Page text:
"My inner critic is the thing that keeps me doing draft after draft until the work is good. So I trust it and don't want to silence it completely. But you still need to quiet your mind. I try to meditate twice a day, which helps me feel calm and peaceful. I also exercise—not a class where you're held hostage by a teacher's personality, but one where there is dancing and no one is talking to you. It's impossible for me to worry about a script or scenes or salaries when I'm like, 'Wait, where do I put my foot?'"
Jenni Konner — Executive Producer of the HBO series, Girls
Real Simple magazine, October 2014
It's difficult to leave a story even as I set down my laptop. I generally do my best writing away from my keyboard, when I'm sorting laundry or taking my dog outside. I started out as a daydreamer, and learned to write things down. It's a process that's worked for close to 30 years, and I'm not about to change it now.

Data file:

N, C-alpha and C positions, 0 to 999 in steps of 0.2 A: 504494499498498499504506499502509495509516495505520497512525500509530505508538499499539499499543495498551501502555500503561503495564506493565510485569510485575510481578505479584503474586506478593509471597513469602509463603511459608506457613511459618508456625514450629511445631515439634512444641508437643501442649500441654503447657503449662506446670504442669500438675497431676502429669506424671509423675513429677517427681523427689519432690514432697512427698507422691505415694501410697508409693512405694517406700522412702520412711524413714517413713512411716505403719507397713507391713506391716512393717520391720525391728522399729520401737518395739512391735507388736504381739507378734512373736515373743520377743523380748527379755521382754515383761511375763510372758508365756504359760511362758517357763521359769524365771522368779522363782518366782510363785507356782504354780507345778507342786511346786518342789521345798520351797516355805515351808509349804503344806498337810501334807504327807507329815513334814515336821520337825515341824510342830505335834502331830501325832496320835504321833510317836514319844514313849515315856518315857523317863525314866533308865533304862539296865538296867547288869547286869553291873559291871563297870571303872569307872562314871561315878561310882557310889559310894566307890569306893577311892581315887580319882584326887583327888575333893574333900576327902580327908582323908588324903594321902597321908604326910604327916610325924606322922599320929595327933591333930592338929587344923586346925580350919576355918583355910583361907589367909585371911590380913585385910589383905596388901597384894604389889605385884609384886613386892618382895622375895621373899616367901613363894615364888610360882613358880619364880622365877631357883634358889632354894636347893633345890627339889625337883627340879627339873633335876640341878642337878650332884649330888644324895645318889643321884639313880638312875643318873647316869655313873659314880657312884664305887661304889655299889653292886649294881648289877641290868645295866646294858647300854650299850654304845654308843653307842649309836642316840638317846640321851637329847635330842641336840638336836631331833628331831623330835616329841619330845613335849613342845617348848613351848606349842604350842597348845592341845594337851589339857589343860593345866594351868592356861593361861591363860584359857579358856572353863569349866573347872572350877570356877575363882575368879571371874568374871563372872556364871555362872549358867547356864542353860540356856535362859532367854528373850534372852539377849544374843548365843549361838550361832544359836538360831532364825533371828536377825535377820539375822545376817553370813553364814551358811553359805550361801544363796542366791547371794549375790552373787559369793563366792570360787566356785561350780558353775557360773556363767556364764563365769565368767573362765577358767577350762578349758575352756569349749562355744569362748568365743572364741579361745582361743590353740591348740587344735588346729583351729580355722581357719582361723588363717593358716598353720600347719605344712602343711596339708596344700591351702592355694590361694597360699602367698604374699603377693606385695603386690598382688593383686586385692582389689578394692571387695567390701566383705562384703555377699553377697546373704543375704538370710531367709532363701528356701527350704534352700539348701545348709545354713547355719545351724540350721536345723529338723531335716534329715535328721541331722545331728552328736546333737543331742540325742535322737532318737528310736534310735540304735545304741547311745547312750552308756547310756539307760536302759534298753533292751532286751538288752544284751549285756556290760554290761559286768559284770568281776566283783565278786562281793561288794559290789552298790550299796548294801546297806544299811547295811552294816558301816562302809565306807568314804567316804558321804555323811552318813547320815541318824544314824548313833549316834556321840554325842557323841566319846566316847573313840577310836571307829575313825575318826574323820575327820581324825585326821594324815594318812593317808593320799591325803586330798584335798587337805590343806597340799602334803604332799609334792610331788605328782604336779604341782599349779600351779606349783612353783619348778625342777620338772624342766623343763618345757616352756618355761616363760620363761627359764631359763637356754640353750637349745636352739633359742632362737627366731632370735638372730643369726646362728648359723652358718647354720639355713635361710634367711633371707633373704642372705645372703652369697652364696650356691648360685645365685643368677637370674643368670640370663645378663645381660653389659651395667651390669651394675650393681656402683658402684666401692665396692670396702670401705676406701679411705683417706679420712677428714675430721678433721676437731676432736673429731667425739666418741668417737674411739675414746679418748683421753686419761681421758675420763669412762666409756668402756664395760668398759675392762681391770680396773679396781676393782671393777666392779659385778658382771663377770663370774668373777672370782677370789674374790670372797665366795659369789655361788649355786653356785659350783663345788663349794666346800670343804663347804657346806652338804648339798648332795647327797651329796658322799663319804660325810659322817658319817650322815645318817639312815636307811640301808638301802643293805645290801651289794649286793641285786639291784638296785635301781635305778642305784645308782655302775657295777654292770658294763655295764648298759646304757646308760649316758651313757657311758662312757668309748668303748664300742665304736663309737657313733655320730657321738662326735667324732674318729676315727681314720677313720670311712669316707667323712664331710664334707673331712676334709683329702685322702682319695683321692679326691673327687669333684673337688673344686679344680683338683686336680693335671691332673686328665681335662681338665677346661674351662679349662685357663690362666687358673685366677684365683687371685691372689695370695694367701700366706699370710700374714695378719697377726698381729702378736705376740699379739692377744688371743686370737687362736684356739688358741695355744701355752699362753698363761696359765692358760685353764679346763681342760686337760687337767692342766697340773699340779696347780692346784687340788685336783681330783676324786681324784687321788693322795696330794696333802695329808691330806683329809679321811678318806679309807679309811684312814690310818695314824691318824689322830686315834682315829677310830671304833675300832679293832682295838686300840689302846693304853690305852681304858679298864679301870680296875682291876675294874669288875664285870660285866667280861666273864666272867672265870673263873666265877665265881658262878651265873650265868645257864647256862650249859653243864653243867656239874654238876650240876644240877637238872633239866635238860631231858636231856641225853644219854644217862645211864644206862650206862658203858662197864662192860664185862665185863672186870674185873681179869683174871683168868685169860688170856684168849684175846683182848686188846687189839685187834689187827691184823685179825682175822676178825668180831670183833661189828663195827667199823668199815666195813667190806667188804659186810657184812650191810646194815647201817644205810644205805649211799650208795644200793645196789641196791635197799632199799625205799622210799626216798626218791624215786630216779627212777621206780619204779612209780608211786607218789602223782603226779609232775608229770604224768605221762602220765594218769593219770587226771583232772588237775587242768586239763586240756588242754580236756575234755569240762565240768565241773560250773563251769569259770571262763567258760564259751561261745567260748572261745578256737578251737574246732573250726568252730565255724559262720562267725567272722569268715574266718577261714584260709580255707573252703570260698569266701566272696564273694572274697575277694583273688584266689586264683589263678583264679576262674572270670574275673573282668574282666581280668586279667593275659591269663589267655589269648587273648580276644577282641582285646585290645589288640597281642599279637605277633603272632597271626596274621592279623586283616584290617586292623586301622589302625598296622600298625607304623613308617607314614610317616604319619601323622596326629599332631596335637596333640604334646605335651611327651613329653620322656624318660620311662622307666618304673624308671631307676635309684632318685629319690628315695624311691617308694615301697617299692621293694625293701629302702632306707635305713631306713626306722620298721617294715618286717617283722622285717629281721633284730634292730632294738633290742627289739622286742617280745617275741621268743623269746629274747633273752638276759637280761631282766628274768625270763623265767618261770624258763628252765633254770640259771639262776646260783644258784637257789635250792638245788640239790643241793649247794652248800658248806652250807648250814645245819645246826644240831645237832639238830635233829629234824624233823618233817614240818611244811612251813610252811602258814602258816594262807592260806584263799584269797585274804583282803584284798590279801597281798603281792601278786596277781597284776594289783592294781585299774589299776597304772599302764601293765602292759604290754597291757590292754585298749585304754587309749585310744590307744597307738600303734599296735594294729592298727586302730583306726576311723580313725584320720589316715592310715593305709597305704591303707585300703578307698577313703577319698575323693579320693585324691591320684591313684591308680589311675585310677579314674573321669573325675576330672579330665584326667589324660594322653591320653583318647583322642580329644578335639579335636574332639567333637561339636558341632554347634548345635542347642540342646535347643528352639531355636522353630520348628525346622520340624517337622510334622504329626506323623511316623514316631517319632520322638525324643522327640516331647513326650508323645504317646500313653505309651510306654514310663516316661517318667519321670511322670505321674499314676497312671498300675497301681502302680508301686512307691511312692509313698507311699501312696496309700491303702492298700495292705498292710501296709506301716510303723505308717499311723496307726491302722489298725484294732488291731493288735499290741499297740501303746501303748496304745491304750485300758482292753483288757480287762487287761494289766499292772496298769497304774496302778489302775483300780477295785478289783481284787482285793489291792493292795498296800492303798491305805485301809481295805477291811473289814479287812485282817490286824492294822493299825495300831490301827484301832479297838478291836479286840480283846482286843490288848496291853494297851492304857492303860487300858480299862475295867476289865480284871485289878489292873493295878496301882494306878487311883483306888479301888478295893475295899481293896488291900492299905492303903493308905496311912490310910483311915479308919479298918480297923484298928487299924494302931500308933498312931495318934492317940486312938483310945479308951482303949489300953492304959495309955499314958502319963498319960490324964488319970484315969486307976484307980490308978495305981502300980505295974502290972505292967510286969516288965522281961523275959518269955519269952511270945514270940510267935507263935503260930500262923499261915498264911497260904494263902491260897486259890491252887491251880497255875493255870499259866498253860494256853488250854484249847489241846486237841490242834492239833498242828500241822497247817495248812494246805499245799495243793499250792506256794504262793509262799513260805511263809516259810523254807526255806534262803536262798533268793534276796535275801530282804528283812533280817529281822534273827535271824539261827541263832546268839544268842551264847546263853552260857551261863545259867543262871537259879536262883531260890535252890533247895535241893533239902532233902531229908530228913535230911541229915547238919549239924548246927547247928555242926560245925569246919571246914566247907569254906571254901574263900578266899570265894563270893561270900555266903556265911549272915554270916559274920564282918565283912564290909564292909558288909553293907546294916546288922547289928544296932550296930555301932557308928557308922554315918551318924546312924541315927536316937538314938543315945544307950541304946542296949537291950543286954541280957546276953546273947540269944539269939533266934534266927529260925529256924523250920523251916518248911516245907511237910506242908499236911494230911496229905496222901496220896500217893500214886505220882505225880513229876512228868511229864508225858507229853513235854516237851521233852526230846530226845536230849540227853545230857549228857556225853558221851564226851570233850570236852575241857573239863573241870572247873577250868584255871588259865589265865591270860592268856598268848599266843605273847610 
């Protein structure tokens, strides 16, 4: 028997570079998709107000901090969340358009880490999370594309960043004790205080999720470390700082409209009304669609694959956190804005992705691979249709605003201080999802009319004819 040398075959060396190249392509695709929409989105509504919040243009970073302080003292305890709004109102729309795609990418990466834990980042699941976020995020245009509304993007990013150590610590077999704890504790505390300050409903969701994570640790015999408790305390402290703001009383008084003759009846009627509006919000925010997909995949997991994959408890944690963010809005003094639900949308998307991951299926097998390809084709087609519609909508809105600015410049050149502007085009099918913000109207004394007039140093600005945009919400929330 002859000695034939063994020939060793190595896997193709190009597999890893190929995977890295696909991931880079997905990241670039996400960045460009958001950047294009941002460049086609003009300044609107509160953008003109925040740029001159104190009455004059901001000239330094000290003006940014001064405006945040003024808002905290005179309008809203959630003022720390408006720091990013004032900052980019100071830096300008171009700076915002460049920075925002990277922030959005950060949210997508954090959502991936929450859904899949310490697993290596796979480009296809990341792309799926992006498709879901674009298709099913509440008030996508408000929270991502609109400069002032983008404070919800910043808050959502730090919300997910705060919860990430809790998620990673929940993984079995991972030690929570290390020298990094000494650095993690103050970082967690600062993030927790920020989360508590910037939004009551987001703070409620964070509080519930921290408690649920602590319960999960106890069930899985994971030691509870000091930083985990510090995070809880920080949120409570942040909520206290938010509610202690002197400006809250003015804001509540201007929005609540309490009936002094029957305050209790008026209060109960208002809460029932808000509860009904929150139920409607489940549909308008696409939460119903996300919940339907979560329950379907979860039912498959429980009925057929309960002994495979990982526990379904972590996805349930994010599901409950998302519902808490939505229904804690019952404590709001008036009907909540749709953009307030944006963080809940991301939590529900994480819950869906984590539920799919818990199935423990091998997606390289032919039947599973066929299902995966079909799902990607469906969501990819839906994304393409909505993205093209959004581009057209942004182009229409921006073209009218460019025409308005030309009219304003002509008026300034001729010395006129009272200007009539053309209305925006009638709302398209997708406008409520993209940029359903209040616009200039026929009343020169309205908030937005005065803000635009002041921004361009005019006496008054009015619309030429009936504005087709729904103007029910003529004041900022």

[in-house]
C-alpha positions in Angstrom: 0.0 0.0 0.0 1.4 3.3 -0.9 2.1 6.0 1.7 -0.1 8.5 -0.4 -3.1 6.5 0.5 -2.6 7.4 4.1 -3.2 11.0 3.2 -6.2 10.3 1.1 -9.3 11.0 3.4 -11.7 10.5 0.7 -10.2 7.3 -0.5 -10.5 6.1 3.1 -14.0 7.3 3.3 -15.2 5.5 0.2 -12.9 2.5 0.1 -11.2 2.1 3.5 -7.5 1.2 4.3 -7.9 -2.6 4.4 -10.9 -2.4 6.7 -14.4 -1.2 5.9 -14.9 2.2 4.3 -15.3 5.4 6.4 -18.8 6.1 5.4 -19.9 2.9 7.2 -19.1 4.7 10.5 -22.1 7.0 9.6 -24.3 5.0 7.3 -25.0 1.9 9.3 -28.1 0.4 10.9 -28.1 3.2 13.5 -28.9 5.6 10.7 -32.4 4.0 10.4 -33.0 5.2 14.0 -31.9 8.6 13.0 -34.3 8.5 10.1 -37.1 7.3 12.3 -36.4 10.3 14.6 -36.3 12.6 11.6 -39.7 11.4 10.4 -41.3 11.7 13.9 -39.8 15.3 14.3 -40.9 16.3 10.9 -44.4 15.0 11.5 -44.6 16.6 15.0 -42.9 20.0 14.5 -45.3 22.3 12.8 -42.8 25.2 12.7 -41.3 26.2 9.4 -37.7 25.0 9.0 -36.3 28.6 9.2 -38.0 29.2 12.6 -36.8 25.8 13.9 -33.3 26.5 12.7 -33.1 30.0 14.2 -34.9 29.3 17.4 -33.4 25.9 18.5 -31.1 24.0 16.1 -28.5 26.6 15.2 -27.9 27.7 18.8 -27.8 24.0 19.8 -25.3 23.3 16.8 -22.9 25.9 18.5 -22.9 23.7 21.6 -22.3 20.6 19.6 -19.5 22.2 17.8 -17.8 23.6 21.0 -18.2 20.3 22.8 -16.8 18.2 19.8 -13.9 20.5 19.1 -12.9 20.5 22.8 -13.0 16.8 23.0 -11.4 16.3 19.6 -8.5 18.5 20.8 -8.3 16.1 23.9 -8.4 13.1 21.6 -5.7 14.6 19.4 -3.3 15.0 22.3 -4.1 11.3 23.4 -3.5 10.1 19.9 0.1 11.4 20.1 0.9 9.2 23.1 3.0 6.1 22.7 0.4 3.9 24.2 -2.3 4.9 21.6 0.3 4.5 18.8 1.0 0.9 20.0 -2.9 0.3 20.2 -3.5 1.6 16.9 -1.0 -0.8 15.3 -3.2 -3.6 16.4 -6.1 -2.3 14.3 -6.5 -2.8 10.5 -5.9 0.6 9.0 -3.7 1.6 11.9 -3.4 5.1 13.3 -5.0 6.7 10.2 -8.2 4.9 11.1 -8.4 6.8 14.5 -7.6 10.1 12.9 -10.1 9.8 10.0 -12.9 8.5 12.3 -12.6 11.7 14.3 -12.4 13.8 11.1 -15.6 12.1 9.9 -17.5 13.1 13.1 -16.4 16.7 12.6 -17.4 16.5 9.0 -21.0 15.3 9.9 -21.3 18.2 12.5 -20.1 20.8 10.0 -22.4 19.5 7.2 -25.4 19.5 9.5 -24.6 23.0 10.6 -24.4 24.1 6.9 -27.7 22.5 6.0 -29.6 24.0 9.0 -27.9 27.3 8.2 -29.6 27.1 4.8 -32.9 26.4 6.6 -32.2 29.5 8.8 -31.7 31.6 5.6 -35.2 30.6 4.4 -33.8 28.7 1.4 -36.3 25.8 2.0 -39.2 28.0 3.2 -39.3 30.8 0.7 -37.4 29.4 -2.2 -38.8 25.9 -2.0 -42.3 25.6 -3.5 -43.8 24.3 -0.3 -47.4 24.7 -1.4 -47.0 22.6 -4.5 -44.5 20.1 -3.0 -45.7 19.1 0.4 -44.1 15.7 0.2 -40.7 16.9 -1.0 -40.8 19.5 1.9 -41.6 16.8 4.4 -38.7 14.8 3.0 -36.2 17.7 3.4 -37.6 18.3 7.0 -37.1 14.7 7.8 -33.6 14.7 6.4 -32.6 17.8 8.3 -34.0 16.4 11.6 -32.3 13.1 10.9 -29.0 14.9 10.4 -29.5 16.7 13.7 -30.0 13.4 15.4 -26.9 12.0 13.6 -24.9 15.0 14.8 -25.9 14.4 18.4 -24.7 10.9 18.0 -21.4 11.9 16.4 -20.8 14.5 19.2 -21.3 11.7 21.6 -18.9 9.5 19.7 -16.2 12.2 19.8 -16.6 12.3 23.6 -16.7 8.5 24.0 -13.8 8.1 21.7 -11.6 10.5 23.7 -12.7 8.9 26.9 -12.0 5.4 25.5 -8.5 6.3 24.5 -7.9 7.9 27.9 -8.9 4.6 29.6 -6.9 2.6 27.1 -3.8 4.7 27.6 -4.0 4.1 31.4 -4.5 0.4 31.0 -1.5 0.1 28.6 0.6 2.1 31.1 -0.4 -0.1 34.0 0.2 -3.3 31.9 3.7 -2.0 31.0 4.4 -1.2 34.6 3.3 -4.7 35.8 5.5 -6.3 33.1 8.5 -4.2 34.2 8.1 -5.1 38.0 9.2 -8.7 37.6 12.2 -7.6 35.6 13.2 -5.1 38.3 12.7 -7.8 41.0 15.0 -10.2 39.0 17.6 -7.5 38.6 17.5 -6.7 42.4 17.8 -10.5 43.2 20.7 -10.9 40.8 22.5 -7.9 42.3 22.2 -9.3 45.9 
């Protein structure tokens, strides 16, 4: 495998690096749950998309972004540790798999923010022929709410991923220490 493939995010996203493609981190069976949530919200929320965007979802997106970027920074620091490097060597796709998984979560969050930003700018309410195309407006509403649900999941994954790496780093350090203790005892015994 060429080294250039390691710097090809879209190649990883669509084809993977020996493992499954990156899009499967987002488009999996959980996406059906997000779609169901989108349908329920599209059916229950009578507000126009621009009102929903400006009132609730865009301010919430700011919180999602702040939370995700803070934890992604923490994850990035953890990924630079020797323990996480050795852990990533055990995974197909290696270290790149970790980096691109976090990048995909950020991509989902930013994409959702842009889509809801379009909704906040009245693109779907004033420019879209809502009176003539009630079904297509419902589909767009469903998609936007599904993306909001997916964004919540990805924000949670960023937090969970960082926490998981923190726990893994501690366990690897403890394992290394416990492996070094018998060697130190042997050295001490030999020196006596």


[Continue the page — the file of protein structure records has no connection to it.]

I've been asked why I obsess over creating draft after draft, never quite satisfied with a manuscript. Can't I just let it go? Yes. And no. I am my own worst critic—that's the curse of being a writer. I don't care if anyone else is happy with something if I'm not happy with it. I am constantly striving to push my potential, produce better work, and grow. That means listening to the sarcastic voice in my head that screams, "This is bullshit!" as I edit. Tuning it out would be settling, and that's something I'm just not willing to do.
Nothing I write is ever going to be perfect. There's always going to be a typo, or something that could have been better explained. There's always someone who's going to point out something. But if I love it, if I've taken it to a point where we can look one another in the eye and agree that we did our best, then I don't care what anyone else thinks.